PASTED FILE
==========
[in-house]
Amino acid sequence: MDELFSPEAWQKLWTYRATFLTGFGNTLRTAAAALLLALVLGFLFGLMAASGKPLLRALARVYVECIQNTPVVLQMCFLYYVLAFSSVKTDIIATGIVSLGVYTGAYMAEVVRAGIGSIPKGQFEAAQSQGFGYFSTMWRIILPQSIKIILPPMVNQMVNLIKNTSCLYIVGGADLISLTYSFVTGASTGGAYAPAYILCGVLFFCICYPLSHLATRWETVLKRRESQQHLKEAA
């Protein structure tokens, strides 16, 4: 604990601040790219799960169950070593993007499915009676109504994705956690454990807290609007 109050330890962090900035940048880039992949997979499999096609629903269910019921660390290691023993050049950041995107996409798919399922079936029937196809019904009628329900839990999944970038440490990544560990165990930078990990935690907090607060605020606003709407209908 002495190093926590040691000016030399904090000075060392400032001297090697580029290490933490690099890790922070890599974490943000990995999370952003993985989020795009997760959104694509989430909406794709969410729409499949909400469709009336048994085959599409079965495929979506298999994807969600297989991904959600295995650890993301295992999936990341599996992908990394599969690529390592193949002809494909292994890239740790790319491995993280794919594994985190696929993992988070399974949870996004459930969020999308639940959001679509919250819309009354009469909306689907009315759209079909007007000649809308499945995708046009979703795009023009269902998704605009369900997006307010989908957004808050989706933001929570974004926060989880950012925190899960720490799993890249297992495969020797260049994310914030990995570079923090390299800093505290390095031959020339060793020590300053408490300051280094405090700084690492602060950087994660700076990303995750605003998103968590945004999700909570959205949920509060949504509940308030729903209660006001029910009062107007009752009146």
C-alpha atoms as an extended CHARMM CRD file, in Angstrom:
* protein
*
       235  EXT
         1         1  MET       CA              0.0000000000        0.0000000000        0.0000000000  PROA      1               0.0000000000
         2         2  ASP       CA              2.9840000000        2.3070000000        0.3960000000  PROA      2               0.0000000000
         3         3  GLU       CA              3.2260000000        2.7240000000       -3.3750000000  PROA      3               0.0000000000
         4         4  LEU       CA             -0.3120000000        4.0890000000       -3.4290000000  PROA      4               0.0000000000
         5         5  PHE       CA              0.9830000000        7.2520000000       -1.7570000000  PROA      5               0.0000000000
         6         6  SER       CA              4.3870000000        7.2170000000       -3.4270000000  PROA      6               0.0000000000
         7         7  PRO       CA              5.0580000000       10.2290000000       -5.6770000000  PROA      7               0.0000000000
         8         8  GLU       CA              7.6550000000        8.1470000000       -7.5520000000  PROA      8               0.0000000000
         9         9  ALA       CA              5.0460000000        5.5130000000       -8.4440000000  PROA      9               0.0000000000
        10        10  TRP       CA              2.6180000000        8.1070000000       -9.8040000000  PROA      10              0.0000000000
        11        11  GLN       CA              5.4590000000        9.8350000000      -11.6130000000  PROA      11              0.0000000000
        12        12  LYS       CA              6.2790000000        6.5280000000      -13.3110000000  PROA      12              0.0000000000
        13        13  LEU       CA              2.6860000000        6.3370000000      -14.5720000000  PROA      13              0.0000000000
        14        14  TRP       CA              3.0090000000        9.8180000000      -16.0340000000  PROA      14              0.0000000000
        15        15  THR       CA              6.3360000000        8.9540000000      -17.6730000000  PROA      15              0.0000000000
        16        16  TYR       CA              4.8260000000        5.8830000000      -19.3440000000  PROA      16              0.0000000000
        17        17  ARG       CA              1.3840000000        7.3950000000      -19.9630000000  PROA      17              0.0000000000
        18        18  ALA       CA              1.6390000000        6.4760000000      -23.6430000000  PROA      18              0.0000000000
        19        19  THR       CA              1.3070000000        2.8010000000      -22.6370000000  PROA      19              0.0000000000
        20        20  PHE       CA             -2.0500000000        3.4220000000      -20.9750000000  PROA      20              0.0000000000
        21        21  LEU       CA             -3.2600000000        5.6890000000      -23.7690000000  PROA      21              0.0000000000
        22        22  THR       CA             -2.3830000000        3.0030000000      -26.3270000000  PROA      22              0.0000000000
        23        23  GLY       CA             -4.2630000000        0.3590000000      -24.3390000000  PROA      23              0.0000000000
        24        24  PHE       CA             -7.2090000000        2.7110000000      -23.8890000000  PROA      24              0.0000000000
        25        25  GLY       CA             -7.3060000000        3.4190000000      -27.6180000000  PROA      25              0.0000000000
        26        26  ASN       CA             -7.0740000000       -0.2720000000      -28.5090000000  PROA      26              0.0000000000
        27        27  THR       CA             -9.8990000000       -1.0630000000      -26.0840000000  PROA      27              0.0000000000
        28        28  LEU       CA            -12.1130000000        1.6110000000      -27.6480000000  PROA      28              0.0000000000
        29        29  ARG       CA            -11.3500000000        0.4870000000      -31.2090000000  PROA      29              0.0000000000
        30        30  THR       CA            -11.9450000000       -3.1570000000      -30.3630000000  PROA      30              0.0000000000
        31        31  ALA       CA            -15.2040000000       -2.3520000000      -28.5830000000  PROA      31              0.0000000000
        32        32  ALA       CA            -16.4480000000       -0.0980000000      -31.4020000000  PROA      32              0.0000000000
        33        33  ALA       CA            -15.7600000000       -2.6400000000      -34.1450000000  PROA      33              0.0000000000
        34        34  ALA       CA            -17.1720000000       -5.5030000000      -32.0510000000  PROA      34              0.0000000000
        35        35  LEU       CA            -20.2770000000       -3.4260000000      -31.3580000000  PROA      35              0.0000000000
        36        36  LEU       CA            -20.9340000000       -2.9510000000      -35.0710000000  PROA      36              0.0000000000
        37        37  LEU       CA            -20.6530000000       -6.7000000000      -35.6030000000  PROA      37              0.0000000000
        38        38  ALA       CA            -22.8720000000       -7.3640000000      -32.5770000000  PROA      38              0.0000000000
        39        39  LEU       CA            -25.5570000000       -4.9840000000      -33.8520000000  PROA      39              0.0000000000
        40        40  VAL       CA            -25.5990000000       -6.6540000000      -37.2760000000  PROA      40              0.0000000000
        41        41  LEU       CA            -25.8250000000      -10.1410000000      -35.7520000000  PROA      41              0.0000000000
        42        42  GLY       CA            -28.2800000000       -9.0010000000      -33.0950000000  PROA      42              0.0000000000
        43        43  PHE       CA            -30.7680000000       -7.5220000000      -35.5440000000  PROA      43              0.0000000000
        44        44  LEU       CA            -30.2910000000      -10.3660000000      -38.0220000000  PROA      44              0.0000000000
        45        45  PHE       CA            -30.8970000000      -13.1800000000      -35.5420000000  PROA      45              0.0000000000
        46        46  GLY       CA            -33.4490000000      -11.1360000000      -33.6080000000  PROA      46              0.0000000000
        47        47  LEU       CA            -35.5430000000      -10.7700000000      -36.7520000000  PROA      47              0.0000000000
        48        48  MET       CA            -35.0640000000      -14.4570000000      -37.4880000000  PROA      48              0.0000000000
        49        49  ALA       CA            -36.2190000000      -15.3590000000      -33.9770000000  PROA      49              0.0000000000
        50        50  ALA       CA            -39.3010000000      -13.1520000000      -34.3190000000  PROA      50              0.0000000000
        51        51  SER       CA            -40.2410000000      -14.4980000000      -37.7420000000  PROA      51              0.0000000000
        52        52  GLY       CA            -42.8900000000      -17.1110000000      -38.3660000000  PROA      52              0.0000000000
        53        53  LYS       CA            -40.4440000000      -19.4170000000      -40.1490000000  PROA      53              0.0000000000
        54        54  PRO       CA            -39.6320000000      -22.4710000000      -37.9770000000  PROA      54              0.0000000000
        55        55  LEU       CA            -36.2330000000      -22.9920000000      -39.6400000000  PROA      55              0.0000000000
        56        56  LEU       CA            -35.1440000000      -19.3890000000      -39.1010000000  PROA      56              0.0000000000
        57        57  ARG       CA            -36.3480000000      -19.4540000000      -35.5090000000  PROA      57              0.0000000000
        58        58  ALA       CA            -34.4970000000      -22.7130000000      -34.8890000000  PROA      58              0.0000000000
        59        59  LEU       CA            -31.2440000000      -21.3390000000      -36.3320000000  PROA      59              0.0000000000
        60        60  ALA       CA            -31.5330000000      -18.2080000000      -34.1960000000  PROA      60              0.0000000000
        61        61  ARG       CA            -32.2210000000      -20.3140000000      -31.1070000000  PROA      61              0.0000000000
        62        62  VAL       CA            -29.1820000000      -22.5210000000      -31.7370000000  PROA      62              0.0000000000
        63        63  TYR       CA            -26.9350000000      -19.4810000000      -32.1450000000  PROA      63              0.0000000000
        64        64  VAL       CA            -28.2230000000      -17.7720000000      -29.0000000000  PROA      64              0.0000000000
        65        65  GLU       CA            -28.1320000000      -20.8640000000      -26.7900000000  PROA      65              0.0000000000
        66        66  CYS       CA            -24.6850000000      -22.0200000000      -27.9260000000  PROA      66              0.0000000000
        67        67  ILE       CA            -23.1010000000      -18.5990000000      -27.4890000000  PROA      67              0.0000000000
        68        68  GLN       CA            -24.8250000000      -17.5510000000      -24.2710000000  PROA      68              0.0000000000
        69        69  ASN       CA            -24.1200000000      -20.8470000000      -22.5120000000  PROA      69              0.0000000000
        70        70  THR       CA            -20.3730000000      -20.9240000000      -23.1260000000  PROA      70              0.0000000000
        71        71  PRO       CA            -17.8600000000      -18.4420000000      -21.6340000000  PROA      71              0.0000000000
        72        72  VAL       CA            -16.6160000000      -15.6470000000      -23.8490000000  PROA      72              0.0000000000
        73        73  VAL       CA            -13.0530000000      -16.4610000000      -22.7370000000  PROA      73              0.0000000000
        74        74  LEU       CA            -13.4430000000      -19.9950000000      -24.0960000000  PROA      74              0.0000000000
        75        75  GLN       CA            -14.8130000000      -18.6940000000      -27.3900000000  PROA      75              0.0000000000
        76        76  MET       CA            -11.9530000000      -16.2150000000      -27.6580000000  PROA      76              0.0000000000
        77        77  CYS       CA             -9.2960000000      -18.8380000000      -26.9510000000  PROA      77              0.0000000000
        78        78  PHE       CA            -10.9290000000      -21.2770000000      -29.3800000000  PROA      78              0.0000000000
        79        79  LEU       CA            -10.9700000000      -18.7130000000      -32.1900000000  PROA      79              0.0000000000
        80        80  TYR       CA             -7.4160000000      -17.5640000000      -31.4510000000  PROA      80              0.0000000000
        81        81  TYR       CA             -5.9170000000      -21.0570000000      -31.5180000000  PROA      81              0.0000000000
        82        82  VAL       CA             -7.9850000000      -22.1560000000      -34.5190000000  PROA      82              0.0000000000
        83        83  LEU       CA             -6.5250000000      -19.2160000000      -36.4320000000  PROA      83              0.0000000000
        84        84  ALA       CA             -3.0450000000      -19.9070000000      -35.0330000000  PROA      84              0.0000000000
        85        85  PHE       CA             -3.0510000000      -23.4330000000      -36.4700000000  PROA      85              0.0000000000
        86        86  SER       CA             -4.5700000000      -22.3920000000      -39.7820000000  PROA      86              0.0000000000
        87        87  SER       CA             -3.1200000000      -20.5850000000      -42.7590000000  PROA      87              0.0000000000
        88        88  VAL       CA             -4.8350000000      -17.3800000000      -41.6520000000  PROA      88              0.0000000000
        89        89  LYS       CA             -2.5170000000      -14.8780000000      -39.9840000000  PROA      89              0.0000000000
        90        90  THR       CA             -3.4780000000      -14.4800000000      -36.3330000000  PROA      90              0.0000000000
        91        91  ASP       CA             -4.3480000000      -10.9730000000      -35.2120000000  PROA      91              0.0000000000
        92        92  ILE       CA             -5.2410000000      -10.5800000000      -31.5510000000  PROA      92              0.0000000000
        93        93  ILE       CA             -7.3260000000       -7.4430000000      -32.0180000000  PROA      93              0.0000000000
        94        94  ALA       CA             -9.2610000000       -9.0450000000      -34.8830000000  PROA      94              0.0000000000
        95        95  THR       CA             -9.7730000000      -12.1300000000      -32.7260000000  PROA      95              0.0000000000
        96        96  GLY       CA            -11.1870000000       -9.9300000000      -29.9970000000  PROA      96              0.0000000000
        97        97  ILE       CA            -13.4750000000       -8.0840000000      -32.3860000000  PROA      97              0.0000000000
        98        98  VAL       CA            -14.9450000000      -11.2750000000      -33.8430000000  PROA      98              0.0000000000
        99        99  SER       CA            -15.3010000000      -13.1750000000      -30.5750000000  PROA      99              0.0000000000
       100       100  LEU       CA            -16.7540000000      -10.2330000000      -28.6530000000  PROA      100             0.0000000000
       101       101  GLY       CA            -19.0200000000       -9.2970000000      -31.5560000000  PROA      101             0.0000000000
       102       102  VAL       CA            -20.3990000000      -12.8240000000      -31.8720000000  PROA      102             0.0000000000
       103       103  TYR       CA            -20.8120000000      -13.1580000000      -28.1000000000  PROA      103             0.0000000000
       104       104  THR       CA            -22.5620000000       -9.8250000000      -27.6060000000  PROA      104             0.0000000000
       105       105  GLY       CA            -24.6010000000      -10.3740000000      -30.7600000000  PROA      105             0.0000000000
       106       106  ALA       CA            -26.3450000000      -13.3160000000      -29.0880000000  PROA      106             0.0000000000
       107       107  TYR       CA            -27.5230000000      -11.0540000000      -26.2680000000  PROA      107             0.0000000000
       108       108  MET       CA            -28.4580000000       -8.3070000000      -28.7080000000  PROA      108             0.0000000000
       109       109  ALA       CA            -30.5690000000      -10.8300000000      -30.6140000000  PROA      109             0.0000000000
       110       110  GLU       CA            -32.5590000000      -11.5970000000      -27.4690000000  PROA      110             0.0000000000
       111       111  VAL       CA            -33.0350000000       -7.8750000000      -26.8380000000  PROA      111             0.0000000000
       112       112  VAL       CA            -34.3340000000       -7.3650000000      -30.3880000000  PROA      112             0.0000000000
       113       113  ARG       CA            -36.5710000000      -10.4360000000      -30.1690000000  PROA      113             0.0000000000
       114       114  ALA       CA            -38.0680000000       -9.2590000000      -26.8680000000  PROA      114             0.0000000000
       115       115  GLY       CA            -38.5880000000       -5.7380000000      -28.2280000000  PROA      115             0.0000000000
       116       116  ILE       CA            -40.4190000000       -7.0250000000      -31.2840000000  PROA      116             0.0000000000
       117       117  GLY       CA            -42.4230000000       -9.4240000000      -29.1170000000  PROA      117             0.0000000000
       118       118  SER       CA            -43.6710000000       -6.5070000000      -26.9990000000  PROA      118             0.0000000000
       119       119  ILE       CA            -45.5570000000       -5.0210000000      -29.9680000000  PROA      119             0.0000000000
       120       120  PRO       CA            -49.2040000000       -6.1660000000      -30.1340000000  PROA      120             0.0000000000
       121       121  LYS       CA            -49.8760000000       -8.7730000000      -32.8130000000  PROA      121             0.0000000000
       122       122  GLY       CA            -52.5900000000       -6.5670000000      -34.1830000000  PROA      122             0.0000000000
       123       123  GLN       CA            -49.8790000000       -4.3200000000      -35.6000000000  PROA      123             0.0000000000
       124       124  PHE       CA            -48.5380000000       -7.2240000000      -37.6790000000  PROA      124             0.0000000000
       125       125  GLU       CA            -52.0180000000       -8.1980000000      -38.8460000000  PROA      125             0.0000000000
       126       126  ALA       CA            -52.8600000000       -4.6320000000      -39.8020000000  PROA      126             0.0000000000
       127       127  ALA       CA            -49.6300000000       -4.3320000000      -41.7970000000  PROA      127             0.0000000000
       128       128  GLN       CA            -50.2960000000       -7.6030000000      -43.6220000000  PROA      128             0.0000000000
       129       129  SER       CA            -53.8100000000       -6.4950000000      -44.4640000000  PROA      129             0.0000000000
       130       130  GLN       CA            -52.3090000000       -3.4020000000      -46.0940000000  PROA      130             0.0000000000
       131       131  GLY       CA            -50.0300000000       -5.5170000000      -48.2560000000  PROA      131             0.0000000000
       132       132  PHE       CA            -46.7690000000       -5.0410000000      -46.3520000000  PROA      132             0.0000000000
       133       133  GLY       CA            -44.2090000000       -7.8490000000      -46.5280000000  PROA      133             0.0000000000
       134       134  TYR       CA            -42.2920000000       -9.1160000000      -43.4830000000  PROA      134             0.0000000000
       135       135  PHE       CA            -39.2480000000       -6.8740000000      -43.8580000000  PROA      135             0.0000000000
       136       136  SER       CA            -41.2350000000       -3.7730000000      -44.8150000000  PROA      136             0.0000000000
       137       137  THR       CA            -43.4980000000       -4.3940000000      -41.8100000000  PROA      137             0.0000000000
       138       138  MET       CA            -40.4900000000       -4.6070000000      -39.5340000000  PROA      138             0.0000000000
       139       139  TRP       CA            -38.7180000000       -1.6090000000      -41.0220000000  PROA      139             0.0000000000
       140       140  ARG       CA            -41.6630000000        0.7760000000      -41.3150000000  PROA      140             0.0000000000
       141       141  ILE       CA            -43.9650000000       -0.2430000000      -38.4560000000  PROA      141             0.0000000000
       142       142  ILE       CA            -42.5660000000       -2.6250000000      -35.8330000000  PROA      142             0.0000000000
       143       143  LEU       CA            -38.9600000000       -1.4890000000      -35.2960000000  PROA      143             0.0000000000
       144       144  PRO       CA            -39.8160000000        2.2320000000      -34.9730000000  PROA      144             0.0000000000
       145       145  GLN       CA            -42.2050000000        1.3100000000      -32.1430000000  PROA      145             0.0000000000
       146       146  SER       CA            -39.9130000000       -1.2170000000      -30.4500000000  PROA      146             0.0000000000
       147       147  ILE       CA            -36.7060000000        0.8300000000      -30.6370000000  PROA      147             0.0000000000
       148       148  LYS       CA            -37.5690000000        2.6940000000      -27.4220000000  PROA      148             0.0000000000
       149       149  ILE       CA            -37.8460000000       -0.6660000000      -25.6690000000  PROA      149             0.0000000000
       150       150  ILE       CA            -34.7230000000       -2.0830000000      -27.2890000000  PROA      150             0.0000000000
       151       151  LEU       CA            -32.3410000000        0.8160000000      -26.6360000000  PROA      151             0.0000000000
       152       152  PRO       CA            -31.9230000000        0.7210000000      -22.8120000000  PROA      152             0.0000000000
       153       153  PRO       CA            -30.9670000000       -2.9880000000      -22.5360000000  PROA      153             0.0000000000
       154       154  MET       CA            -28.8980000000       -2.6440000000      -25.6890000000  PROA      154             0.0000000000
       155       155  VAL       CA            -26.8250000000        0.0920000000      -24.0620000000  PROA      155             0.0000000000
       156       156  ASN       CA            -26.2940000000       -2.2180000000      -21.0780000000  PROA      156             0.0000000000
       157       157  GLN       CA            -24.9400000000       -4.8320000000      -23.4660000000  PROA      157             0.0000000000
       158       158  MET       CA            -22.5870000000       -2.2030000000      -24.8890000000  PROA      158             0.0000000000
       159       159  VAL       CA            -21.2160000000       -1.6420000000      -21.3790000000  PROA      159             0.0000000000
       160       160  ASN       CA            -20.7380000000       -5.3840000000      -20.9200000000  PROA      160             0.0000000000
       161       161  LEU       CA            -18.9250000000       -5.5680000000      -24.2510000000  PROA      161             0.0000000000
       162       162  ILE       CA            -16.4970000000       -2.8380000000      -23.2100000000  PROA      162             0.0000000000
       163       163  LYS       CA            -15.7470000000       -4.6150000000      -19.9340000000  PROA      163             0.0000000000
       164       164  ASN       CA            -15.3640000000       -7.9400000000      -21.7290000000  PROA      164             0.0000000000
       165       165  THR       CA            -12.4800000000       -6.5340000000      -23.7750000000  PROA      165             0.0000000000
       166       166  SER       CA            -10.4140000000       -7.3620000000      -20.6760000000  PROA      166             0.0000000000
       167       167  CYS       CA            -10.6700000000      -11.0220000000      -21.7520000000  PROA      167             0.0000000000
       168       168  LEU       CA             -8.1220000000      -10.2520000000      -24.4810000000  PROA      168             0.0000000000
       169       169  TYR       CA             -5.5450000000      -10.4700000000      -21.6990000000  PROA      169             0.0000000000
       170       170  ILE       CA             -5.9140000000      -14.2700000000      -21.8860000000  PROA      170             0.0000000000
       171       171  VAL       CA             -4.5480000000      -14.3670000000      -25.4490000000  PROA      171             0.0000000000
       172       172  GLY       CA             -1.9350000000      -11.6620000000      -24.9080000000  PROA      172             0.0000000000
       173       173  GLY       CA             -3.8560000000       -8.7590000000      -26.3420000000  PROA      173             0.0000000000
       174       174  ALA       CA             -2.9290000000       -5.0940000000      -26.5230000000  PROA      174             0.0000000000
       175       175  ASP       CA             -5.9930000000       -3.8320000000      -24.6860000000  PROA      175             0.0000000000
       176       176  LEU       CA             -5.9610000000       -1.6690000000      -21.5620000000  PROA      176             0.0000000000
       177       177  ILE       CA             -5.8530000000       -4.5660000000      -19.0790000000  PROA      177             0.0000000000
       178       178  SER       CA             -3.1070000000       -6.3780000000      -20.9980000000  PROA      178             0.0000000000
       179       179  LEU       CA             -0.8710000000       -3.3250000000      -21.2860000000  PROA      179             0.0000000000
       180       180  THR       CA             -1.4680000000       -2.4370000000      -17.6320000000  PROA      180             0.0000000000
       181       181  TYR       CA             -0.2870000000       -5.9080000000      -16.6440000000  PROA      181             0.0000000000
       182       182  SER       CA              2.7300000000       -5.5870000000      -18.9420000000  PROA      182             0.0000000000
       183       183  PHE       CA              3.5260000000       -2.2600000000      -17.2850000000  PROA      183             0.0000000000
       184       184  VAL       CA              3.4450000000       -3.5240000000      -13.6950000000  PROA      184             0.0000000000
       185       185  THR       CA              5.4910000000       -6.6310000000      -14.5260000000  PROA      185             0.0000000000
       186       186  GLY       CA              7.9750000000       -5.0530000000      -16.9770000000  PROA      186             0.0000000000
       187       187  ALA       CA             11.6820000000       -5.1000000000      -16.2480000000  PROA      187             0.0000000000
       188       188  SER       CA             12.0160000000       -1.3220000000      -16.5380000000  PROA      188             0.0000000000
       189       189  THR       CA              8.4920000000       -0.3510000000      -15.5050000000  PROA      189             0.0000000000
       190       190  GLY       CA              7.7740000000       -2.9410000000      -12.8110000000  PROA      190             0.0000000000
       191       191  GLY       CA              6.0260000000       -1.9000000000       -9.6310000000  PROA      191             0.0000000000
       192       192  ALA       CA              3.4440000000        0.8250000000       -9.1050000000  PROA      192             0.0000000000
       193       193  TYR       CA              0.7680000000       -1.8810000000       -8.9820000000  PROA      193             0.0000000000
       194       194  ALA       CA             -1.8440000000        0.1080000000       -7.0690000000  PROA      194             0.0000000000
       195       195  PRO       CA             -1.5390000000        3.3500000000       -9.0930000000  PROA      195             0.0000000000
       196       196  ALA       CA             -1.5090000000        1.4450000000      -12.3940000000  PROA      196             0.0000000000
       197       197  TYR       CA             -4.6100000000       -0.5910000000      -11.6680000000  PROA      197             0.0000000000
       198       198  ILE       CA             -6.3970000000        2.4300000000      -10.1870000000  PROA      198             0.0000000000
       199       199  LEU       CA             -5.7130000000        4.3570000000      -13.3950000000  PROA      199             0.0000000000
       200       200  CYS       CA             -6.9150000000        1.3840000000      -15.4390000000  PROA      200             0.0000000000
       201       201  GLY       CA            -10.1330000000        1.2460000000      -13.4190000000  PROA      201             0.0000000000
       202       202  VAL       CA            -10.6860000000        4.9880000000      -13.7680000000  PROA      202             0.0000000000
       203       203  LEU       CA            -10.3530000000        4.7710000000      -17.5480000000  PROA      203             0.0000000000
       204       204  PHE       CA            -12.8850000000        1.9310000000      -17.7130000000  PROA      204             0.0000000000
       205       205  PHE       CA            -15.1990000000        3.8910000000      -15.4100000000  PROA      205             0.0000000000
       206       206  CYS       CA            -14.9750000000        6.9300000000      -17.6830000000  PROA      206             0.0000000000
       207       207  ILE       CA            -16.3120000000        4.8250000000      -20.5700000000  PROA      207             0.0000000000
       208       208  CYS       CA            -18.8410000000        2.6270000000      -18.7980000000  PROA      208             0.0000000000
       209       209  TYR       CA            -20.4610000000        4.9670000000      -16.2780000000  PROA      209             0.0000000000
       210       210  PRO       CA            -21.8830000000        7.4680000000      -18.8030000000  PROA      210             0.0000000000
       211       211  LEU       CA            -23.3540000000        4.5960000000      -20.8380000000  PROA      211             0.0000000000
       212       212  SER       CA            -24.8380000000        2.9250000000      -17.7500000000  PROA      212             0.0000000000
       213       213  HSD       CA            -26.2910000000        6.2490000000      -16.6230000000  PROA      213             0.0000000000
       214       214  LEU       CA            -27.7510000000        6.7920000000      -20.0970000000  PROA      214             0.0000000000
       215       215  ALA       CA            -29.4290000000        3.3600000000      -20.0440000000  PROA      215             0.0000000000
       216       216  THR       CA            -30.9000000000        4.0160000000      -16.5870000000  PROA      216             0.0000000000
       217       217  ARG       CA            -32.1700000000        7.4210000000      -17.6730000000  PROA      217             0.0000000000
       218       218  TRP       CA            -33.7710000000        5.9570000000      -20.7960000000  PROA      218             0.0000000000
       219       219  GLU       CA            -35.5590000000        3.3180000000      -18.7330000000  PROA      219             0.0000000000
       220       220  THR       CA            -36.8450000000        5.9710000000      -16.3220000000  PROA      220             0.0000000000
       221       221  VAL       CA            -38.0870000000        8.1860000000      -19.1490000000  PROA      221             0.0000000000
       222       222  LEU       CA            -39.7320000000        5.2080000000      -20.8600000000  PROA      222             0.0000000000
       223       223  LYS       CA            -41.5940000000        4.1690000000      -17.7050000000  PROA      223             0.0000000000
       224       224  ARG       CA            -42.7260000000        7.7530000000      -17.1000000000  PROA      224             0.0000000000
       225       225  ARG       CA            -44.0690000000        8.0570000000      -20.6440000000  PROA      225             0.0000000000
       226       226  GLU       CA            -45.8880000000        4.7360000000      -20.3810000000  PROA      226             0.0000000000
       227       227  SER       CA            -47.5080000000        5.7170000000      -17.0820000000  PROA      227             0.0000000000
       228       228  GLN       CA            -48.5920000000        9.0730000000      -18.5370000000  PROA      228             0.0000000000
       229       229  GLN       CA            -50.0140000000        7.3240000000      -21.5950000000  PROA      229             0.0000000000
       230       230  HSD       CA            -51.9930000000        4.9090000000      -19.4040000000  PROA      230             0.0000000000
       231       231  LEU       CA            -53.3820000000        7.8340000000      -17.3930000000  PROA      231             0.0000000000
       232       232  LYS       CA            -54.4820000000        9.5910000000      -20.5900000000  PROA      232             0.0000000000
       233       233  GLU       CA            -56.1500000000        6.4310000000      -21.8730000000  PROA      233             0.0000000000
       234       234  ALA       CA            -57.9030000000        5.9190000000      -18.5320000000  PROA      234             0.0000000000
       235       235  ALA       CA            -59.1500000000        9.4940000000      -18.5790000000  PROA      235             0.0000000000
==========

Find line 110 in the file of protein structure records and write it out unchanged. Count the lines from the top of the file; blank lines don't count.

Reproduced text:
       103       103  TYR       CA            -20.8120000000      -13.1580000000      -28.1000000000  PROA      103             0.0000000000